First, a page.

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UNICEF Rights at Roxeth

Roxeth is proud to be a GOLD accredited Rights Respecting School

At Roxeth, young people and the whole school community learn about children’s rights and how to respect these rights by putting them into practice every day.  Our school ethos is underpinned and reflected in the United Nations Conventions on the Rights of the Child (UNCRC) and a ‘values’ based education.  We have strong links to families, local schools and our community. Children are encouraged to use their voice and understand not just local issues but global issues too. At Roxeth, children’s rights are promoted and realised and the adults (duty bearers) and children (rights holders) work towards this goal together. 

‚ÄčThe Impact of Being a Rights Respecting School

There are four key areas of impact for children at a Rights Respecting School.
• Wellbeing
• Participation
• Relationships
• Self-esteem

Children are taught about the values of respect, dignity and non-discrimination. A child who understands their rights and knows how they and others should be treated has good self-esteem and is less likely to suffer from stress.

Children are active and involved in school life and the wider world, taking part in both fundraising and campaigning to help bring about change.  They have a moral framework and can make informed decisions based on equality and respect for all.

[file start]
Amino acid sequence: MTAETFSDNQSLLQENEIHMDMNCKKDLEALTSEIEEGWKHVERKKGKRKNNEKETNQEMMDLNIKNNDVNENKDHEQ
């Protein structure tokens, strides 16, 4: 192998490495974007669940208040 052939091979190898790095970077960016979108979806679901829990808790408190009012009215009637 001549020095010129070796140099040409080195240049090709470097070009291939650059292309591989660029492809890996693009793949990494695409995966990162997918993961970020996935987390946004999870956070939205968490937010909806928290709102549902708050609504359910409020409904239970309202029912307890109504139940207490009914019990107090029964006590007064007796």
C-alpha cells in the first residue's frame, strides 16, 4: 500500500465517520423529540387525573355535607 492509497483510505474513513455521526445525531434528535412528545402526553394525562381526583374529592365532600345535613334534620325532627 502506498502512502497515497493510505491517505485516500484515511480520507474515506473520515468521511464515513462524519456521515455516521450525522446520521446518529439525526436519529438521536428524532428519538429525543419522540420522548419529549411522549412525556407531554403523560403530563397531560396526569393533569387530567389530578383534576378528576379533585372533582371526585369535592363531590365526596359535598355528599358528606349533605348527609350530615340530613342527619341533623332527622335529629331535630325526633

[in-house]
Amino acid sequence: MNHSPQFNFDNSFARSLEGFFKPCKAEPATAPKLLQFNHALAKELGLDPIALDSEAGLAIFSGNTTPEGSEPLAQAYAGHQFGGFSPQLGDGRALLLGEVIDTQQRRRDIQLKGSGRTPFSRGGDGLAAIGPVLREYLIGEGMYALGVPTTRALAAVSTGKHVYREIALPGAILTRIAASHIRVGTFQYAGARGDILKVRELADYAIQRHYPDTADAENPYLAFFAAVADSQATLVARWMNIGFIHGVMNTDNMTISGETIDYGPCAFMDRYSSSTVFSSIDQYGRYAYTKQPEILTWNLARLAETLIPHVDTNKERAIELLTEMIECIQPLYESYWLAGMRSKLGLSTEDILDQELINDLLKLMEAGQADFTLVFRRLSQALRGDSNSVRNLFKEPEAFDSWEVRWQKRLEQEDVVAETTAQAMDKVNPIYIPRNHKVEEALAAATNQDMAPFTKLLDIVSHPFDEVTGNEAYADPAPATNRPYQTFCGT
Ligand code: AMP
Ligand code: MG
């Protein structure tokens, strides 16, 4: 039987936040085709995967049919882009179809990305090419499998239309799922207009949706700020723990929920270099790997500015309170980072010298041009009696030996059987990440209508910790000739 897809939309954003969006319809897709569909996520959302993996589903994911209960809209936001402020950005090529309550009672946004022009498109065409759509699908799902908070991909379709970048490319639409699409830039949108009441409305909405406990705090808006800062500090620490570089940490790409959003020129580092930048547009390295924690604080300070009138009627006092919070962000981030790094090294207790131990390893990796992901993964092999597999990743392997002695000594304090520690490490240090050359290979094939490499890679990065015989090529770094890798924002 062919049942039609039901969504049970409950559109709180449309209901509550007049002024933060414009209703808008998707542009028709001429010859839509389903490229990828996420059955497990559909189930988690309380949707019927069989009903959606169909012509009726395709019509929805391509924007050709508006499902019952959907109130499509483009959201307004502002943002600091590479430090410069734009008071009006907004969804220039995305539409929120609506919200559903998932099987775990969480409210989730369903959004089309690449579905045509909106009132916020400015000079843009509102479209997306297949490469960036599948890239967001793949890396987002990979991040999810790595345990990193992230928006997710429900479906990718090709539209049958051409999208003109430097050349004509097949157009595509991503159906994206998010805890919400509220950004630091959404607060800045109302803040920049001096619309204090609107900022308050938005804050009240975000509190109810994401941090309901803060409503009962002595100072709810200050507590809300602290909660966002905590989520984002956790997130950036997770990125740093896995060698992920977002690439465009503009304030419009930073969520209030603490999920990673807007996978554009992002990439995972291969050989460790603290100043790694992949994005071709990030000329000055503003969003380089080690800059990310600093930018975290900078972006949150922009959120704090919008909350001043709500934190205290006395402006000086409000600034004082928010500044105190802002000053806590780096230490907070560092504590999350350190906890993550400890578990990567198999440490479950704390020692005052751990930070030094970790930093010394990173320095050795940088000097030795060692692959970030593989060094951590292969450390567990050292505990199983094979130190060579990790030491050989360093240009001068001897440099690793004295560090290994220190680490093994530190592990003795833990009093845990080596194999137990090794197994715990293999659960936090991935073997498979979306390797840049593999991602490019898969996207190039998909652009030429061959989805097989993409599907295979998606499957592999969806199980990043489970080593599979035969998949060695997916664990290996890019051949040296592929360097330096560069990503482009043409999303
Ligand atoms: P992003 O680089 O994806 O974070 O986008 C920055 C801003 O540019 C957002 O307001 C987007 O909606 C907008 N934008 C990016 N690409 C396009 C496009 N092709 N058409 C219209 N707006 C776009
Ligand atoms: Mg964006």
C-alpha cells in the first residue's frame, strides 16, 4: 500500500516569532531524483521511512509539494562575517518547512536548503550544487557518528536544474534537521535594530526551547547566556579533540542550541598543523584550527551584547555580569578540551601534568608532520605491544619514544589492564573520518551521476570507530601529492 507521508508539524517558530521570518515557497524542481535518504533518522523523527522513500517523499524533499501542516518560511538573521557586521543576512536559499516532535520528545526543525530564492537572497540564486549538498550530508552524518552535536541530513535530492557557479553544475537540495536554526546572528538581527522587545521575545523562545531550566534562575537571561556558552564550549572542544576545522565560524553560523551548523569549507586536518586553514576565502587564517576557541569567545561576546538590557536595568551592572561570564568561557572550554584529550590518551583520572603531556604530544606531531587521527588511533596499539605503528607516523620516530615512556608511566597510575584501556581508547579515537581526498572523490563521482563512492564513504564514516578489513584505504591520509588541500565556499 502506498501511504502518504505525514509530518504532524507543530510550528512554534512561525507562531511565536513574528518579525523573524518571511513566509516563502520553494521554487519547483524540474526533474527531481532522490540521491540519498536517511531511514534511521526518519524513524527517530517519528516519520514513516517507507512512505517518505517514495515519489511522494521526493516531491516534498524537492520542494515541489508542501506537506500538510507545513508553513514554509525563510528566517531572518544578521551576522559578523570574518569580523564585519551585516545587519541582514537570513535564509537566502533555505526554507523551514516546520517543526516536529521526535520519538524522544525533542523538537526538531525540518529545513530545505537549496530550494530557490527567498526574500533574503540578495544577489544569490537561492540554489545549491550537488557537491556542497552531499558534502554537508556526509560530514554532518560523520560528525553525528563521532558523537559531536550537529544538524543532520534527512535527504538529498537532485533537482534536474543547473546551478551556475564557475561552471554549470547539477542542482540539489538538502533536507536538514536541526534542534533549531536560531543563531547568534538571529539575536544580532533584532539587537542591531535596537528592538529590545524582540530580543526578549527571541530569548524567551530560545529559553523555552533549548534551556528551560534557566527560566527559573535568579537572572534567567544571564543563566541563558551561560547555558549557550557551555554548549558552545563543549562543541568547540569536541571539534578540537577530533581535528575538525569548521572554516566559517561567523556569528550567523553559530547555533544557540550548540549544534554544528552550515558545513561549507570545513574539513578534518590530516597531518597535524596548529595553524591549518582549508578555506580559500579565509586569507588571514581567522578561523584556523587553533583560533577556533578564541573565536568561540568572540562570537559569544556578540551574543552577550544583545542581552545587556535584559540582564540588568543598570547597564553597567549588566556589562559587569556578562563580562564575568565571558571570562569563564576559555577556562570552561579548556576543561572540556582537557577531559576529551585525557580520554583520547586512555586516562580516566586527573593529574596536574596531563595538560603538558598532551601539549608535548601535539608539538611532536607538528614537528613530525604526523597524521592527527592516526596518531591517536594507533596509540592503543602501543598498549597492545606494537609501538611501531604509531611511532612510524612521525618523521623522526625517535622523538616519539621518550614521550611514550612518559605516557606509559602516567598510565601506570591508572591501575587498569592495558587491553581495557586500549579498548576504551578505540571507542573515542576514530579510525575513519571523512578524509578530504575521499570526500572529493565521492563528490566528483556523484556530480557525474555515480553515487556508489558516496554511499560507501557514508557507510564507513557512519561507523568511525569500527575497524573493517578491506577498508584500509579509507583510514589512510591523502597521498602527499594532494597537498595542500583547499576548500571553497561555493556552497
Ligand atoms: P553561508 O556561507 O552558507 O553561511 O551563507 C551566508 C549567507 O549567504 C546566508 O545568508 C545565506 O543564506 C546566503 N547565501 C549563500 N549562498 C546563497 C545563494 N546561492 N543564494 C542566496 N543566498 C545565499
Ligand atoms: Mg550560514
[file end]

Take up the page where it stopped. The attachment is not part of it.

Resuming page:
Children at Roxeth have good relationships with both their teachers and peers, based on mutual respect.

Children know that they have a voice and will be listened to.  They are taught about moral situations and how to consider rights respecting solutions.  They become ambassadors for rights and raise awareness about social injustice.  Children feel empowered and this has a positive impact on their self-esteem.
Rights Rangers at Roxeth
Each class has a Rights Ranger, responsible for empowering all children to respect their rights and the rights of others. 

The RRSA Lead holds regular Rights Ranger meetings where the children are encouraged to voice their opinions in an open forum. Some of the older Rights Rangers have the opportunity to be part of our Steering Group which includes teachers, teaching assistants and Governors.  They are able to have their say regarding decision making, fundraising ideas and how we can make our school even better.

For more information about children’s rights please have a look at the UNICEF website:

Rights and Respecting

  • I have the right to be heard.
  • I should respect and listen to the views of others.
  • I have the right to be safe and healthy.
  • I should respect this by making sensible and healthy choices.
  • I have the right to learn.
  • I should respect this by not distracting others from their learning and try my best.
  • I have the right to have friends.
  • ‚ÄčI should respect this by treating others kindly and fairly.
  • I have the right to be myself.
  • I should respect other peoples religion, language and culture.